Deb Sutton and Leigh-Ann Hargreaves are members of A Bittersweet Book Affair book club.
Deb Sutton and Leigh-Ann Hargreaves are members of A Bittersweet Book Affair book club. Rob Williams

Book clubs a novel idea for older readers

READING can be a novel experience for some people while for others it holds great enjoyment.

Unfortunately, many people don't get the time to sit down to read and quite often it is only once they retire from the workforce that they reacquaint themselves with reading for pleasure.

For those who do the daily commute to work, reading may be used to pass the time or if that commute is by vehicle then it may be by audio book or listening to music or talkback radio.

By the time they have returned home at the end of the day the chores of daily life grind on.

Is it any wonder we don't get the time to relax over a novel?

You may read for the pure enjoyment of it or you may read to gain knowledge.

Whatever it is, reading can be different for everyone.

Some people look to reading to occupy their time, particularly as they get older.

Joining a book club is one way of doing just that and at the same time combining the enjoyment of reading with a social and intellectual outlet.

Sitting around with others discussing a novel with other people can be enlightening and rewarding.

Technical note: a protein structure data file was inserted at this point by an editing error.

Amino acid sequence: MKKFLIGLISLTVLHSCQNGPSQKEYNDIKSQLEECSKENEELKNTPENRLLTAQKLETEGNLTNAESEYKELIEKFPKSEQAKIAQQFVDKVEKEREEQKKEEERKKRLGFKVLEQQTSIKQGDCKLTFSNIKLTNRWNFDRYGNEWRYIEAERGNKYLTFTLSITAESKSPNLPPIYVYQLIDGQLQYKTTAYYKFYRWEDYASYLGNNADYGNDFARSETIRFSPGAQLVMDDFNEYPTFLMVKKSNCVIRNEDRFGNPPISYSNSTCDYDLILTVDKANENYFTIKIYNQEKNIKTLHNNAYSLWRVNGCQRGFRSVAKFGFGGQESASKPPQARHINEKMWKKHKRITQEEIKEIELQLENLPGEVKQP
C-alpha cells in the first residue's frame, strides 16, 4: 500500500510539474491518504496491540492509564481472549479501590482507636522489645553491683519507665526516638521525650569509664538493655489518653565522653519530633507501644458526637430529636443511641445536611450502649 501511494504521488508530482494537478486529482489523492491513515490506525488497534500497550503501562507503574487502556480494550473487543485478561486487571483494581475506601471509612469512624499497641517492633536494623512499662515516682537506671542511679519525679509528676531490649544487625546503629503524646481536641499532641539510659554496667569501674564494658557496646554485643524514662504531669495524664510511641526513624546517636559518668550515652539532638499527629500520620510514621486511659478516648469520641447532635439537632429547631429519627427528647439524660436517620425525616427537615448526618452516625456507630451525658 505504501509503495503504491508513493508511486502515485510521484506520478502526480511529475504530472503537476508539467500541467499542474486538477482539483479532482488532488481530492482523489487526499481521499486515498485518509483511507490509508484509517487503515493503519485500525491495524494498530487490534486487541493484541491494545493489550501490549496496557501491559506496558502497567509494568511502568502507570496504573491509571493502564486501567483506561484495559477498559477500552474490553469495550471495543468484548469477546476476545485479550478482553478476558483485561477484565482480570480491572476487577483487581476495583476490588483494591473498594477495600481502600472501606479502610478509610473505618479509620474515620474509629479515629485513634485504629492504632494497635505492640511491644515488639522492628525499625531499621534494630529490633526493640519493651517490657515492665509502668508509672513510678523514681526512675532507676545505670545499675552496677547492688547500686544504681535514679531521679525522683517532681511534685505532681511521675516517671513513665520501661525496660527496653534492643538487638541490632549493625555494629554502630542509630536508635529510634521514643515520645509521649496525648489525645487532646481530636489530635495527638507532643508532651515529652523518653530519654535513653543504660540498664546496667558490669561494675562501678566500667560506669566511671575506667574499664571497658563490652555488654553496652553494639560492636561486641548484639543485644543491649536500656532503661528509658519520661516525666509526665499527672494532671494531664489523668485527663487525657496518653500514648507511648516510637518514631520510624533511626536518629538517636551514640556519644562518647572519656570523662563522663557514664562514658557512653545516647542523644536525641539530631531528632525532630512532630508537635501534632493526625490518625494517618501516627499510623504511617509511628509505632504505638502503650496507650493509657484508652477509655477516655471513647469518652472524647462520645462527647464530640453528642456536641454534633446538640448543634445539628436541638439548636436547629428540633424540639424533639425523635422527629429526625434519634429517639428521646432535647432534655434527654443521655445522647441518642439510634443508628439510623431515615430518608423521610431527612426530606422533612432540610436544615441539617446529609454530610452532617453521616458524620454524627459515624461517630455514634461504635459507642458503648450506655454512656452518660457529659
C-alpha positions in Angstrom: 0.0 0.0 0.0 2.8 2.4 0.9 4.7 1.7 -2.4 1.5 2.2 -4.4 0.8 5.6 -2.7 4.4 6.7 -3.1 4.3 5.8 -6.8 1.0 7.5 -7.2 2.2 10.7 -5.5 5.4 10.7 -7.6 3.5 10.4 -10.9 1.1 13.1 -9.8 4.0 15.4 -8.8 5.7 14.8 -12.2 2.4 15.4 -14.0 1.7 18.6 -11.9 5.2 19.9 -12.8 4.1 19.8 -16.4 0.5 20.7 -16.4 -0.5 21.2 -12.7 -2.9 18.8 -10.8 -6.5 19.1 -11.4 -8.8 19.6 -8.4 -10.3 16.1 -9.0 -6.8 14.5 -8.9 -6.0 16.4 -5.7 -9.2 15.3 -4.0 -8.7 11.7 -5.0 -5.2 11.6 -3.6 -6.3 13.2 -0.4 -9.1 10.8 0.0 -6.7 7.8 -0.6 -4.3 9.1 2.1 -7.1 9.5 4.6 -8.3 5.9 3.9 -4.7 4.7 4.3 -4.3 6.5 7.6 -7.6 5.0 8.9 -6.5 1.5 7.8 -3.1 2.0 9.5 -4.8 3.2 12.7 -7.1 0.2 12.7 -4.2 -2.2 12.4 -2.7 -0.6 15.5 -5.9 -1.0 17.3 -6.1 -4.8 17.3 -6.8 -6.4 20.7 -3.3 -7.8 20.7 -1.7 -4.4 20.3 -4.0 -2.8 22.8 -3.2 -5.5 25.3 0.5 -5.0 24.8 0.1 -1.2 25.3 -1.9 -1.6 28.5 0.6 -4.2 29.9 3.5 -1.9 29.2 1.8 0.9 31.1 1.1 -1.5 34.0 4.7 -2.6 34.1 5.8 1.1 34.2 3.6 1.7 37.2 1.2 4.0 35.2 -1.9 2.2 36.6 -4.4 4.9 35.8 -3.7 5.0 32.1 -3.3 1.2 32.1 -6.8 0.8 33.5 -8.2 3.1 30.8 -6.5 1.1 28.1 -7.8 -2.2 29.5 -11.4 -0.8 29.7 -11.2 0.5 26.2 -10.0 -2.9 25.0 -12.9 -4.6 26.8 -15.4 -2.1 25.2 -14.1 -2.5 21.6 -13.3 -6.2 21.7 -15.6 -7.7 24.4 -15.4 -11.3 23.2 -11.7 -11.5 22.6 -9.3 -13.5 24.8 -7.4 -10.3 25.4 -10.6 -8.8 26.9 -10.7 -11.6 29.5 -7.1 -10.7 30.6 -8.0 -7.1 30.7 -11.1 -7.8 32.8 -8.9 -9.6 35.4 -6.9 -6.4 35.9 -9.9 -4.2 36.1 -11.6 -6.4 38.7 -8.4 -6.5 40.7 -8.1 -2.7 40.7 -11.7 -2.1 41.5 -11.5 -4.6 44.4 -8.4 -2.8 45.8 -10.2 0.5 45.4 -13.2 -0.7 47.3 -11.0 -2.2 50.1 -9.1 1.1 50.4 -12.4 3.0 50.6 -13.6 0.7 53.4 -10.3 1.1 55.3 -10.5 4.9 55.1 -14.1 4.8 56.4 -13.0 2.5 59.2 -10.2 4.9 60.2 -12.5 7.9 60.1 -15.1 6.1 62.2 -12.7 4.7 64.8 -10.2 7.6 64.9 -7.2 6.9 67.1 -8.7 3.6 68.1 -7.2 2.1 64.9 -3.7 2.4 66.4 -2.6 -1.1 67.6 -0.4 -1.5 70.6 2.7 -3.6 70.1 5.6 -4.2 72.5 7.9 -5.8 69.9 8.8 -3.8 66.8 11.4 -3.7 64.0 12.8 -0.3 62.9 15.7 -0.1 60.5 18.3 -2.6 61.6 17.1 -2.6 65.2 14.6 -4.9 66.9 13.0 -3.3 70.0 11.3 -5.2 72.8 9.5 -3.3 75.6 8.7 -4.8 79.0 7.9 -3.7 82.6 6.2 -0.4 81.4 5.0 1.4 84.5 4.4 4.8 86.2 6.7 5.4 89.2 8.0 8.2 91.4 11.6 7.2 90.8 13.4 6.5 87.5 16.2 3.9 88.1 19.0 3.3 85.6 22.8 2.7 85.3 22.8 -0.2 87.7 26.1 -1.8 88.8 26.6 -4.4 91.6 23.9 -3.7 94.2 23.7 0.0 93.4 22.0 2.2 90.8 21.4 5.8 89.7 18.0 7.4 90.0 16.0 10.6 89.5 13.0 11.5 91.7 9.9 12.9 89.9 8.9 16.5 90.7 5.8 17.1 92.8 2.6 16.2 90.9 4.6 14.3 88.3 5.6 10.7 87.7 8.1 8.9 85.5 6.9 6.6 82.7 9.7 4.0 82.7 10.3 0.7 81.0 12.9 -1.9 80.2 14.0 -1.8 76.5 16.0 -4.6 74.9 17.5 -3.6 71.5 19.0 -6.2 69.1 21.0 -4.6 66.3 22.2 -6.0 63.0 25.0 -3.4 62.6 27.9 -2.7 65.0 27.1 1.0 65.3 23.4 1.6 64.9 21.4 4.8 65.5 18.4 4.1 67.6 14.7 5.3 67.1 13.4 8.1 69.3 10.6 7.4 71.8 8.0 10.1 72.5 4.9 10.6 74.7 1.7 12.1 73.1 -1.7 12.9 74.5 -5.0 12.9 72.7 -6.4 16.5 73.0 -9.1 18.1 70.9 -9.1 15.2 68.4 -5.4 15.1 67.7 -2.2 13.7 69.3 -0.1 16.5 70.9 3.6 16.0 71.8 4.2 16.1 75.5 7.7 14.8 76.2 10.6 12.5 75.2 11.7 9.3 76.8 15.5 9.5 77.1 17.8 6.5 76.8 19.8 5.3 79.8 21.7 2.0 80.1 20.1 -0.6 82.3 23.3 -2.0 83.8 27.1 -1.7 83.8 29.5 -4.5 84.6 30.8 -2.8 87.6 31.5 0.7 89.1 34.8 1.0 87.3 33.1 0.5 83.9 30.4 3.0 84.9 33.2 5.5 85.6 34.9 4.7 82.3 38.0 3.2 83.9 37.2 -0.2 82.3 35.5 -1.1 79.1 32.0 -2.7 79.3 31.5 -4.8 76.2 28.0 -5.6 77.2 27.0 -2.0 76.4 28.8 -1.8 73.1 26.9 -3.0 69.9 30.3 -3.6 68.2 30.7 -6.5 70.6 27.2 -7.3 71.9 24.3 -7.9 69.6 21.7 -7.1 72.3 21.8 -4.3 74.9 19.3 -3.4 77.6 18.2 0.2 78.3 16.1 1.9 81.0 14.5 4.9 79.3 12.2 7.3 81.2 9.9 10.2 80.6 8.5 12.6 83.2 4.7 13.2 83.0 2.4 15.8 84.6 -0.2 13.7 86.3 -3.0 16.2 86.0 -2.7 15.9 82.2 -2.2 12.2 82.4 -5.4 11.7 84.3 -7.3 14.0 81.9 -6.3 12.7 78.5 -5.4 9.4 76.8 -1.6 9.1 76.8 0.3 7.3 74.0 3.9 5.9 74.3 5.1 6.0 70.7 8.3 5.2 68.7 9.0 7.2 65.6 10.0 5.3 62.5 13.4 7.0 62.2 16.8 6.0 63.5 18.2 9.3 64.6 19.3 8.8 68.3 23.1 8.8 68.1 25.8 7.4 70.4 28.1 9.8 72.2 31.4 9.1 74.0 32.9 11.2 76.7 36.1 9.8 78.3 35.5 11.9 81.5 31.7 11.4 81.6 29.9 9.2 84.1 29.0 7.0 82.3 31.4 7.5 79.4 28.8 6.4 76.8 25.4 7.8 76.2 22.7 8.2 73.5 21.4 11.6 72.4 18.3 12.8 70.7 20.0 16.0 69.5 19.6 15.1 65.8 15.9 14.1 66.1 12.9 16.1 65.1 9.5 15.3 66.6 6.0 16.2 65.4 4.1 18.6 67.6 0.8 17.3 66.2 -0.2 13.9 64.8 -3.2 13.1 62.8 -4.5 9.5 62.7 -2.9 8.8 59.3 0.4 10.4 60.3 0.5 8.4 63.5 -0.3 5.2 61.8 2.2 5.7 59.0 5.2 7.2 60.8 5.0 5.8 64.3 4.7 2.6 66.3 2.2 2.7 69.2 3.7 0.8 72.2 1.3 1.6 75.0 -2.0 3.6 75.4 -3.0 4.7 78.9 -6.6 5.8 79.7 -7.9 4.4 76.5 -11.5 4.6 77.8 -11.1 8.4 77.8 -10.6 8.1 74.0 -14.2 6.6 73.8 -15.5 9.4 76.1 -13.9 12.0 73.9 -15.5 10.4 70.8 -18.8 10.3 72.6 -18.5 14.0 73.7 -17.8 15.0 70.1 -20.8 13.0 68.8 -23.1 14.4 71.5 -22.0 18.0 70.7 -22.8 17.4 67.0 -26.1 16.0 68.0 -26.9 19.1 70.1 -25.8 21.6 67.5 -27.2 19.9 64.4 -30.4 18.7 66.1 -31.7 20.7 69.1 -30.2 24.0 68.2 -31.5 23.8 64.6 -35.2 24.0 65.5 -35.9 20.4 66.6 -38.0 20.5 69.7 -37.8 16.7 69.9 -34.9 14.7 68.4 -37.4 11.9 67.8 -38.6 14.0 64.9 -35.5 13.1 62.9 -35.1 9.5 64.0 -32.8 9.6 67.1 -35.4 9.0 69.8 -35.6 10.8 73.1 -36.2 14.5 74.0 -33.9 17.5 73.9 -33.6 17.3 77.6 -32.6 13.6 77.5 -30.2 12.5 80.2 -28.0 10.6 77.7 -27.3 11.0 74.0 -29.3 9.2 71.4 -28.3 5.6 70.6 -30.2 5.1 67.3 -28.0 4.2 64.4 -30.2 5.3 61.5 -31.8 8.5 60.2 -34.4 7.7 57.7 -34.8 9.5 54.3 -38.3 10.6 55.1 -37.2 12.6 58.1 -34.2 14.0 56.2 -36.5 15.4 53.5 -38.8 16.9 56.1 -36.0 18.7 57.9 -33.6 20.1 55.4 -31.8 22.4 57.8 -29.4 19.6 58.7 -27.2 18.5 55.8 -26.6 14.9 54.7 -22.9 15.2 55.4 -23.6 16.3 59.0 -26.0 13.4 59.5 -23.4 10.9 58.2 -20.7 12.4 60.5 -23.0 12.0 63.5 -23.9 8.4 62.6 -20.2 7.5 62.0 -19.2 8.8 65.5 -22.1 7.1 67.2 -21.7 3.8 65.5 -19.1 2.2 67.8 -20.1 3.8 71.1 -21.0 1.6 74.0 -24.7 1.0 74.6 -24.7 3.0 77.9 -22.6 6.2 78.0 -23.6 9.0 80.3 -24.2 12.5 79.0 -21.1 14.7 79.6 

Book clubs have become common place in society and maybe that is due to television and the program titled The Book Club hosted by Jennifer Byrne.

A stage production starring Amanda Muggleton of the same name was also a popular play when it toured the country.

Ipswich audiences enjoyed this production very much when it came to our Civic Centre.

So, what is it about Book Clubs that attracts people - is it plainly the enjoyment of reading?

Is it the intellectual stimulation gained from discussing the plot of the novel, the writing style of the author or is it about combining these elements with socialising?

According to Deb Sutton, belonging to a book club is about all of those things.

"I enjoy chatting to others about different novels which in turn extends my reading interests. Chatting with others who may have a differing opinion about the same book helps me broaden my knowledge.

"I also like the social aspects as we always try to go to a coffee shop or a restaurant at varying times as a social outing to discuss a book," she said.

The one thing about book clubs is that they can be as formal or as informal as you like.

When starting a new book club, you choose the meeting location and times, members and books.

Think about why you want to start a book club.

Is it for literary discussion or social interaction? Are you looking for serious literary debate or light-hearted discussion?

Whatever the reason, book clubs can be fun and very rewarding.

For more information about book clubs, contact the Ipswich Library on 3810 6815.



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